Last year I wrote an article on FAD about my issues with video art, the mistakes being made with it and how it could be improved – have a read in the first in the series of what’s wrong with video art? But now something else is gaining favour in the world of art and the moving image, and that is the multi-screen installation.
The critically appraised, if somewhat ponderous, Playtime by Isaac Julien at Victoria Miro was set across seven screens and the excellent Richard Mosse’s Enclave has gained a screen in migrating from the Irish pavilion at the Venice Biennale to a car park in London – now beaming out across eight screens.
Why so many screens?
The claim by both artists and galleries is to make the experience immersive, as all the screens don’t show the same image the viewer will feel enveloped with the artist’s creative vision. The fact that the viewer can’t stay in one place and has to move around will make them more engaged and hopefully prevent anyone from zoning out, like they often do when watching television at home.
Cynics may say having such a complex set up negates one of the points from my original article, namely that I’d rather watch it at home on television on my comfortable sofa rather than some backside numbing box in a gallery that we all know can afford better. With a multi-screen installation, there is no way to replicate this at home unless you’re very wealthy and have a very large living room.
Why is it bad to have so many screens?
Humans have binocular vision so can only truly focus our eyesight on one thing and so having other screens in our peripheral vision serves only as a distraction. Knowing this, most of these multi-screen artists ensure the key story stays on one constantly shifting screen – this all begs the question of ‘then why bother with multiple screens?’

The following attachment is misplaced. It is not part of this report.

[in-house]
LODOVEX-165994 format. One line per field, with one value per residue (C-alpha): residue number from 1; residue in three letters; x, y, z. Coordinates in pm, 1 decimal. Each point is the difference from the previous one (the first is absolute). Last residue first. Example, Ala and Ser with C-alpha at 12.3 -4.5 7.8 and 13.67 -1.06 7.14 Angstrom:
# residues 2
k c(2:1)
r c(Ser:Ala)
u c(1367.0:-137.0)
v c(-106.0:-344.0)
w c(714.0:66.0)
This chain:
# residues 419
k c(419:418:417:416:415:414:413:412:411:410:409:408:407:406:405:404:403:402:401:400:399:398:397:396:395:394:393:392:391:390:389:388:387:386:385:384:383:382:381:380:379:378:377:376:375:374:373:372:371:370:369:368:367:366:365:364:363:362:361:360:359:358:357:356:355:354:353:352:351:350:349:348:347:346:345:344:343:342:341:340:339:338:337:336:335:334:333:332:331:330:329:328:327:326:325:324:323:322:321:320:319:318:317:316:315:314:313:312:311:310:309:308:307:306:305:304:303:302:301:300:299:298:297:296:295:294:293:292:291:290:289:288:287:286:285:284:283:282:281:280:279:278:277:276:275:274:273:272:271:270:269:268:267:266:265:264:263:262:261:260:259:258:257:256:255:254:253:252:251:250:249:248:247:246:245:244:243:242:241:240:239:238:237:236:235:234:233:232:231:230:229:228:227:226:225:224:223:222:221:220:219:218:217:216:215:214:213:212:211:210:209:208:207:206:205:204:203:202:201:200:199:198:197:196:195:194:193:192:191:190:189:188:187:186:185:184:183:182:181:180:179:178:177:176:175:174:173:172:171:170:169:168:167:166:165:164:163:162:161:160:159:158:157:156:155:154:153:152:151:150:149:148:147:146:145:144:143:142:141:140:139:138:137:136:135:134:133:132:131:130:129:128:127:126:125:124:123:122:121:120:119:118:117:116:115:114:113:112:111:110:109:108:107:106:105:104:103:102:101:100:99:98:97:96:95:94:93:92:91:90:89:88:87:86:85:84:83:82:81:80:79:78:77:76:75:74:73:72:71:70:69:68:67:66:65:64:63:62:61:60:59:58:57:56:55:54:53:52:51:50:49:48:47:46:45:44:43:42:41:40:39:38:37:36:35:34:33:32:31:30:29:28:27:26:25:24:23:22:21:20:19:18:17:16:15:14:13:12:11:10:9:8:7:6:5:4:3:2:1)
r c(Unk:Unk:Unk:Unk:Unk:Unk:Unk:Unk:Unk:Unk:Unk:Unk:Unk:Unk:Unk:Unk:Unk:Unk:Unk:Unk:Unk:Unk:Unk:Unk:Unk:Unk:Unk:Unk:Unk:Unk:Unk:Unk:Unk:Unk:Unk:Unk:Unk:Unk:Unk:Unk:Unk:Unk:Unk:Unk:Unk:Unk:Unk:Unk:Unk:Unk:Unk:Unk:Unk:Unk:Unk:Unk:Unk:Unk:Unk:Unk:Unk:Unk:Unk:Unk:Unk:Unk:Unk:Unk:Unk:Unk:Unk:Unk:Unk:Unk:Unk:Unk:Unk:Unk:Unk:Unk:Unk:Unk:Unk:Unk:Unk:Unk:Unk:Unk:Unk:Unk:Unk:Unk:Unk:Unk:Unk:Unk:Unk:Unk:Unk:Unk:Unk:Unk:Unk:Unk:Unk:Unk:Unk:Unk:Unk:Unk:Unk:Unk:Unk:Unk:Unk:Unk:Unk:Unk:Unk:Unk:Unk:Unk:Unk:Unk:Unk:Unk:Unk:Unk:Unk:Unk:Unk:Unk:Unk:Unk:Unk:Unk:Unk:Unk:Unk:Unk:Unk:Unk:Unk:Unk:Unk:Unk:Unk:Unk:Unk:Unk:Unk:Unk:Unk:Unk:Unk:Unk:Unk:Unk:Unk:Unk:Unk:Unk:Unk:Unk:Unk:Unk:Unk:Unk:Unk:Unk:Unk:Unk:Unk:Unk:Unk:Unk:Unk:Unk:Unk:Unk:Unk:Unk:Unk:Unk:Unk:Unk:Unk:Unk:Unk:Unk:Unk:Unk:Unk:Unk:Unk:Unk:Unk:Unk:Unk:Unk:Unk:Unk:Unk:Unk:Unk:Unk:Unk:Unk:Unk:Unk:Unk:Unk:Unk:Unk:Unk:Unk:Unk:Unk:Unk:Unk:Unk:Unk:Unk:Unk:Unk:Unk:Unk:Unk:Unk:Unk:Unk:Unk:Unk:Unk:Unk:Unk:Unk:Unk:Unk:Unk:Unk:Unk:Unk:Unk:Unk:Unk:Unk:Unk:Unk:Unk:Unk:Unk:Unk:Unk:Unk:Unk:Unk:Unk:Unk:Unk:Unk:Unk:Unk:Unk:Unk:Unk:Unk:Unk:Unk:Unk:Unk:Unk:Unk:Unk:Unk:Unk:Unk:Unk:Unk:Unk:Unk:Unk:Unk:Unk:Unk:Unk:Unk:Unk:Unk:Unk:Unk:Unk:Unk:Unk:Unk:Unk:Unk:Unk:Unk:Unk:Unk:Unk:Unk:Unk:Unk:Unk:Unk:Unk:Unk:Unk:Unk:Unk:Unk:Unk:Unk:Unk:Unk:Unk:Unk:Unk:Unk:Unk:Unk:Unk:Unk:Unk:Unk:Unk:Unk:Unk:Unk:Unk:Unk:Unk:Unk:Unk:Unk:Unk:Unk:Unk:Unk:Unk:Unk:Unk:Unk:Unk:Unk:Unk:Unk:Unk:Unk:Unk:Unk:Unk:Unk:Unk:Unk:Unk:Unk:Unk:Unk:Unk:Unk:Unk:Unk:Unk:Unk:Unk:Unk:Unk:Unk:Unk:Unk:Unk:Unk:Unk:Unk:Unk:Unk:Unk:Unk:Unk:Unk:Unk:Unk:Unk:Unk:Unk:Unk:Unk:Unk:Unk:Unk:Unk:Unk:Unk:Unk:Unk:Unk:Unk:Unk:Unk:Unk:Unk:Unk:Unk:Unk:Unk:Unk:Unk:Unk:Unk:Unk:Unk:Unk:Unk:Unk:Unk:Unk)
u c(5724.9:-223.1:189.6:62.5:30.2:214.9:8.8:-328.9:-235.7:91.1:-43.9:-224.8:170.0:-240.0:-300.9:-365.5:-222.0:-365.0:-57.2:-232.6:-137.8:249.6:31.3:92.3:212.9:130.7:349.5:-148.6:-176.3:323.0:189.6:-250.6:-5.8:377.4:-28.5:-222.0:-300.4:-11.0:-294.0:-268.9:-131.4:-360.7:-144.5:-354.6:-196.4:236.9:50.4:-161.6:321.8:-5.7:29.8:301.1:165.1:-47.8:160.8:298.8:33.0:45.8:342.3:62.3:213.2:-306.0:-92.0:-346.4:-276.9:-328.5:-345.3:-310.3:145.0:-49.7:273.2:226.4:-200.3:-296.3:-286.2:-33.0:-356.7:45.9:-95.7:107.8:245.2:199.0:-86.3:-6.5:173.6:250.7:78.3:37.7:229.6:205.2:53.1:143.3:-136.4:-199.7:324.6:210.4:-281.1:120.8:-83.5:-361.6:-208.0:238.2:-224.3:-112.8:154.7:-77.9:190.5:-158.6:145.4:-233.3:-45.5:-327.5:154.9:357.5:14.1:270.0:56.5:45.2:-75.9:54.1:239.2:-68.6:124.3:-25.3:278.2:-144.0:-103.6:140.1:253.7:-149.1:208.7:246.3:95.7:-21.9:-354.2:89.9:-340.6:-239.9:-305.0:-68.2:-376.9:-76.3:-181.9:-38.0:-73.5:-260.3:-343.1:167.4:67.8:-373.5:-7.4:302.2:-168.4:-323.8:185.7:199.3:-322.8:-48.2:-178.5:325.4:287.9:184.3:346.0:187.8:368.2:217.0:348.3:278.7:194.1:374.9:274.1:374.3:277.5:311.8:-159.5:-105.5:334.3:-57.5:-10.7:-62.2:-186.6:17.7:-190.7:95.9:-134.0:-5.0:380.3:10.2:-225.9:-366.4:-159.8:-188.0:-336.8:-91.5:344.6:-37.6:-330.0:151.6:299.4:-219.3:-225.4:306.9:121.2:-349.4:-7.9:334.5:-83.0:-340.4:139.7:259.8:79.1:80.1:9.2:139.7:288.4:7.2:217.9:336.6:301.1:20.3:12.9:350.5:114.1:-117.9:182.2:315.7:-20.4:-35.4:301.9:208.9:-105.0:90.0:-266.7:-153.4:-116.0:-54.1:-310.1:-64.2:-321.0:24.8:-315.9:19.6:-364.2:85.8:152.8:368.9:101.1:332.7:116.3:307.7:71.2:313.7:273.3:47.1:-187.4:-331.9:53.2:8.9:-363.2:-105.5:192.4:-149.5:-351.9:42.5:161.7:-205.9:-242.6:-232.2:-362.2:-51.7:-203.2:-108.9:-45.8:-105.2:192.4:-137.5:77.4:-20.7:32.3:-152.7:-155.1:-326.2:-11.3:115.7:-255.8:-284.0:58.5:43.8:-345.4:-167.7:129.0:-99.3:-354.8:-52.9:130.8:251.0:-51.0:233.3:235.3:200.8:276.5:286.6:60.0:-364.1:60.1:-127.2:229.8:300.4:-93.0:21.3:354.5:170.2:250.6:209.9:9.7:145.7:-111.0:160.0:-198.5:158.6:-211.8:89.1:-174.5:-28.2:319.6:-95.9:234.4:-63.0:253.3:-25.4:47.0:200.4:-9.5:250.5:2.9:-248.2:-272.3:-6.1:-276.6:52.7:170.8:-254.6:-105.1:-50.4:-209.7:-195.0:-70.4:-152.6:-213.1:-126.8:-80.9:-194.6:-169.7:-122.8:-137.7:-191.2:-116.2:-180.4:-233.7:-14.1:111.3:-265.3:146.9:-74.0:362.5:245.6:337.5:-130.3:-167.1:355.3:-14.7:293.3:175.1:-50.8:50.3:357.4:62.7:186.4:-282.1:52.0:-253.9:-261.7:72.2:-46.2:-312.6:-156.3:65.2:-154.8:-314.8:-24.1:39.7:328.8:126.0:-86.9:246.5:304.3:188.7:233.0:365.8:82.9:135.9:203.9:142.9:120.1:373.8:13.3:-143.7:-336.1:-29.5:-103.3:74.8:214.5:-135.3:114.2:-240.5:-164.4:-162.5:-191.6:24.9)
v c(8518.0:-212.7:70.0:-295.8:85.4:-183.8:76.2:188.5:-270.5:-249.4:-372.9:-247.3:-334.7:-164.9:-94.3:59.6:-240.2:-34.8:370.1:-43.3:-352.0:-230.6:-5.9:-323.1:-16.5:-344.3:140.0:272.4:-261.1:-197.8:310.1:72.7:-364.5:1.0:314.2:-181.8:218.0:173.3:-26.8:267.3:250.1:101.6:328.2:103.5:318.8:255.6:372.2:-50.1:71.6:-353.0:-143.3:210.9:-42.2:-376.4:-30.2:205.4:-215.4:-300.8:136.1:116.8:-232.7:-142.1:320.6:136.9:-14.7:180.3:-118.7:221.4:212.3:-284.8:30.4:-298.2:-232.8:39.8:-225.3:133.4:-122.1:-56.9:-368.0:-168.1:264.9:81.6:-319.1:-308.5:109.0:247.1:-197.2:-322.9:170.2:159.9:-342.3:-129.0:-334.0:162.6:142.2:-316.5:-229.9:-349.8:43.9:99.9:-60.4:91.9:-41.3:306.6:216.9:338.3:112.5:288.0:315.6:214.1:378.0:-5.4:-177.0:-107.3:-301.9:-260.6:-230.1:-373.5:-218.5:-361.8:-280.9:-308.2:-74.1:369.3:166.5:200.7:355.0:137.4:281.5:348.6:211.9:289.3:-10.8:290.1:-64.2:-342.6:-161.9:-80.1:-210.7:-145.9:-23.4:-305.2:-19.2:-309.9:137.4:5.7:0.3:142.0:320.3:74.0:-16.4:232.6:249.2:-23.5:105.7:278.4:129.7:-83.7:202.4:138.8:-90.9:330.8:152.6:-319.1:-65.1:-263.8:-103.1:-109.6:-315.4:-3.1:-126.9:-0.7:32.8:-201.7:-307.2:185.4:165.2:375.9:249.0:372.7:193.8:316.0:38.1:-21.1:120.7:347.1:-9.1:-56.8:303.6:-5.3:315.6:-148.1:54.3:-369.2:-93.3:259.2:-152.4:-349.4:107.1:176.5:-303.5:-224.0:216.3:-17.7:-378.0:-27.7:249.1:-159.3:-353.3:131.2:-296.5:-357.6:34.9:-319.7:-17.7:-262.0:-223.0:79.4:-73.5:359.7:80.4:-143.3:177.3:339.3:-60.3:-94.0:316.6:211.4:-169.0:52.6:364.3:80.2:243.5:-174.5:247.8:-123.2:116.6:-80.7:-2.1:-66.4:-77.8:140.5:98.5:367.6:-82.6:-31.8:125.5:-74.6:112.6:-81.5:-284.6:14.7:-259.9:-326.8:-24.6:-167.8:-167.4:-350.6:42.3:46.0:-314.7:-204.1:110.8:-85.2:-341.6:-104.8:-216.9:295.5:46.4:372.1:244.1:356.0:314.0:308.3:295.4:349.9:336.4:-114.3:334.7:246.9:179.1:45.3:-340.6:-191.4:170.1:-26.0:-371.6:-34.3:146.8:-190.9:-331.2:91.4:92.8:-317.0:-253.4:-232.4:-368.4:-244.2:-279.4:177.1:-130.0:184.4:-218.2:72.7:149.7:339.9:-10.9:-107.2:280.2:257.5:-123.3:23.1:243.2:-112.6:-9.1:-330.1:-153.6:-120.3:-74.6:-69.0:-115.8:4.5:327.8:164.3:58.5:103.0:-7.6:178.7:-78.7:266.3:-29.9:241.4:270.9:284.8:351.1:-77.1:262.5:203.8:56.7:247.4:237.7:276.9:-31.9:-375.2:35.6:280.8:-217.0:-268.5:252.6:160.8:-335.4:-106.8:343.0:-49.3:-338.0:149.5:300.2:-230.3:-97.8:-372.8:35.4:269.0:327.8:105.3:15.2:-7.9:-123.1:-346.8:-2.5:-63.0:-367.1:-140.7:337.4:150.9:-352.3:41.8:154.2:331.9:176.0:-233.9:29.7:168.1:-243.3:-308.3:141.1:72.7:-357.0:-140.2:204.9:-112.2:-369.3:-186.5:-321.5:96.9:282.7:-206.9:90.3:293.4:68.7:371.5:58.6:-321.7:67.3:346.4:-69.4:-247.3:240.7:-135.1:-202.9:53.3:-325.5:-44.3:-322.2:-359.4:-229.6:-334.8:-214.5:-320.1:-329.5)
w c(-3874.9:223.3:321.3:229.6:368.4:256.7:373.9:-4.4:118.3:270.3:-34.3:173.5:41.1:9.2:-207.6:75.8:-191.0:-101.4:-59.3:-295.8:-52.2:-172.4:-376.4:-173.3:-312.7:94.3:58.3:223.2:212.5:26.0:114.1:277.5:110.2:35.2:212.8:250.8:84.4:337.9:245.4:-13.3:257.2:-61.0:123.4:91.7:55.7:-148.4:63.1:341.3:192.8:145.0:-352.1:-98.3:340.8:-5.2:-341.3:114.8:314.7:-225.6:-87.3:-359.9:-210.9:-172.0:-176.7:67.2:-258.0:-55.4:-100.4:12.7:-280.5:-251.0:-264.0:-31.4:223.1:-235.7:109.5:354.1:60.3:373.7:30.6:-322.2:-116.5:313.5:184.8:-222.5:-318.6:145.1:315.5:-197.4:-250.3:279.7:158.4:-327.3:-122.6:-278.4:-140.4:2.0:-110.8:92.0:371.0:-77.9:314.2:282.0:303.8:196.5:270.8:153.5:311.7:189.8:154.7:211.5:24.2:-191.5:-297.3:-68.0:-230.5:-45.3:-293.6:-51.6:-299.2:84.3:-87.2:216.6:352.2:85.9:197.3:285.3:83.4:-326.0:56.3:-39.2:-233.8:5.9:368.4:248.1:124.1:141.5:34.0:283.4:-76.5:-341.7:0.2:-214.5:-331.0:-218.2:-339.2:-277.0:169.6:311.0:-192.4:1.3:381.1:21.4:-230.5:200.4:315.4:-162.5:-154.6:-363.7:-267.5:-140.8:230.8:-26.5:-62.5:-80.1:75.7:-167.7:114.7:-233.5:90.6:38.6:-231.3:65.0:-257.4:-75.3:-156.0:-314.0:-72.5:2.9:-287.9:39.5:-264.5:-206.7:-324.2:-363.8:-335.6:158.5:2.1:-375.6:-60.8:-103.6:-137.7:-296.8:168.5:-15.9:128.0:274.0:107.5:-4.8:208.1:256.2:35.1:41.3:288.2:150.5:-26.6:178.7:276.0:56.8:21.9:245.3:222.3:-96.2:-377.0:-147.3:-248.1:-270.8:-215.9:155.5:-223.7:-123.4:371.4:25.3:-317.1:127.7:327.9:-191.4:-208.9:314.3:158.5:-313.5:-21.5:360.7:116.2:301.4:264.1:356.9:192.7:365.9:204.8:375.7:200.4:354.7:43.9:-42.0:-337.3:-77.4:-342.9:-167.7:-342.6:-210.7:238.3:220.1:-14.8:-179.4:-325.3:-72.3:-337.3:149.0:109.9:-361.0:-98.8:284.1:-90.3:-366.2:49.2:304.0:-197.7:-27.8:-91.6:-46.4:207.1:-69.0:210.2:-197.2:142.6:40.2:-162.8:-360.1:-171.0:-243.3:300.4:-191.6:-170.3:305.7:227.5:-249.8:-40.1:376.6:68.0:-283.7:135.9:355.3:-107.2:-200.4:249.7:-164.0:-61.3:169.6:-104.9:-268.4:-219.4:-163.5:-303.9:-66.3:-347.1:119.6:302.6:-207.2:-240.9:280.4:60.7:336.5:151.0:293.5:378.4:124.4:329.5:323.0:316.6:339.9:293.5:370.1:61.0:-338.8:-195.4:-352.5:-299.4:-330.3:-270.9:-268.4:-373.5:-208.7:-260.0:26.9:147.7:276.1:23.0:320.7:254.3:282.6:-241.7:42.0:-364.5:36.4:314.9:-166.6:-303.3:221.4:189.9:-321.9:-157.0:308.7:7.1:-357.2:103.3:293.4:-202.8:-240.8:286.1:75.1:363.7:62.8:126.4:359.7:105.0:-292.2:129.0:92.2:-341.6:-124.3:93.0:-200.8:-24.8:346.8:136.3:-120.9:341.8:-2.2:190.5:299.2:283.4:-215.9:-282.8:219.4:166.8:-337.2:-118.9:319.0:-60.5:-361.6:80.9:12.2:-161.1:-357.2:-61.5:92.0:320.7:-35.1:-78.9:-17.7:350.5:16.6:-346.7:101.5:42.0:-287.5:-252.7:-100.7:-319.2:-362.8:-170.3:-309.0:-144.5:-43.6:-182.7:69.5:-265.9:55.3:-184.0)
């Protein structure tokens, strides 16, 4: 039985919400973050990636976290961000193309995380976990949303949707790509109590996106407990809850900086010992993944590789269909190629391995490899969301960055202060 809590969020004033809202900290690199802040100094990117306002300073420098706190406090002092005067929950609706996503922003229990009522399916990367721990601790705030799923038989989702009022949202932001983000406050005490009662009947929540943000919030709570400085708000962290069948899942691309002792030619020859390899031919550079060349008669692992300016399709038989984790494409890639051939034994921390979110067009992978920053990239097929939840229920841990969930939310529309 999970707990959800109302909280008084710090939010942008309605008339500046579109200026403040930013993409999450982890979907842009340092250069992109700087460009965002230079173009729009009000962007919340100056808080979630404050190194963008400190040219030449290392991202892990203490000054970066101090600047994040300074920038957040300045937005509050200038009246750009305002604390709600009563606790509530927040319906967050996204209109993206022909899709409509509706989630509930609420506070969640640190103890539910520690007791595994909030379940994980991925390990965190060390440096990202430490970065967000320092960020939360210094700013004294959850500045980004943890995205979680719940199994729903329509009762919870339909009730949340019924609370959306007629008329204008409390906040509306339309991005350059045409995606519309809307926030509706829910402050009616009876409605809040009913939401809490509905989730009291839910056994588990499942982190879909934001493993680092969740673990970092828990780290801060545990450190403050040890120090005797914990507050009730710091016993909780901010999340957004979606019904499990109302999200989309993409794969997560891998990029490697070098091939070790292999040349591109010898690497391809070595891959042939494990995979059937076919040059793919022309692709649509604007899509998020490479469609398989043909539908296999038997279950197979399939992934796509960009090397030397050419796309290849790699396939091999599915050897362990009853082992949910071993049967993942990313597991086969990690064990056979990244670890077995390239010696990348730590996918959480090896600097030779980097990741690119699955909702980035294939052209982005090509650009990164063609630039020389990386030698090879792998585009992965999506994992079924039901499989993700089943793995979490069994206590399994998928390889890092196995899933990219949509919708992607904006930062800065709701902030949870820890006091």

If the aim was to be truly all encompassing then the screen would wrap around the viewer completely so they felt they were actually there.
A multi-screen installation wouldn’t be so bad if you were the only one watching and walking around leisurely was an option. But these videos tend to last 40 minutes or more and so a crowd of people accrues as it goes on, thus seeing the screen becomes tricky as you have to peer between people’s heads. This all serves to take you out of the experience and make it rather frustrating in that you may have missed a key part as it was on a different screen.
At worst it’s a cheap gimmick to keep people interested such as when movies throw in scantily clad women and needless gore to ensure people overlook the lacklustre plot. A work of art should stand on its own and not rely on the novelty factor to keep the audience hooked – worst of all the two examples I’ve highlighted are good enough as they are and so the multiple screens actually detracts from the experience.
Despite highlighting the failings of a multi-screen layout, it can work to great effect and a recent example was the 360 degree screen at the UAE pavilion at last year’s pavilion that actually gave you sea legs if you watched it for long enough.
The multi-screen installation is a tool that can make video art a more engaging experience if used properly, it’s just that lately its improper use seems to be designed without the audience in mind.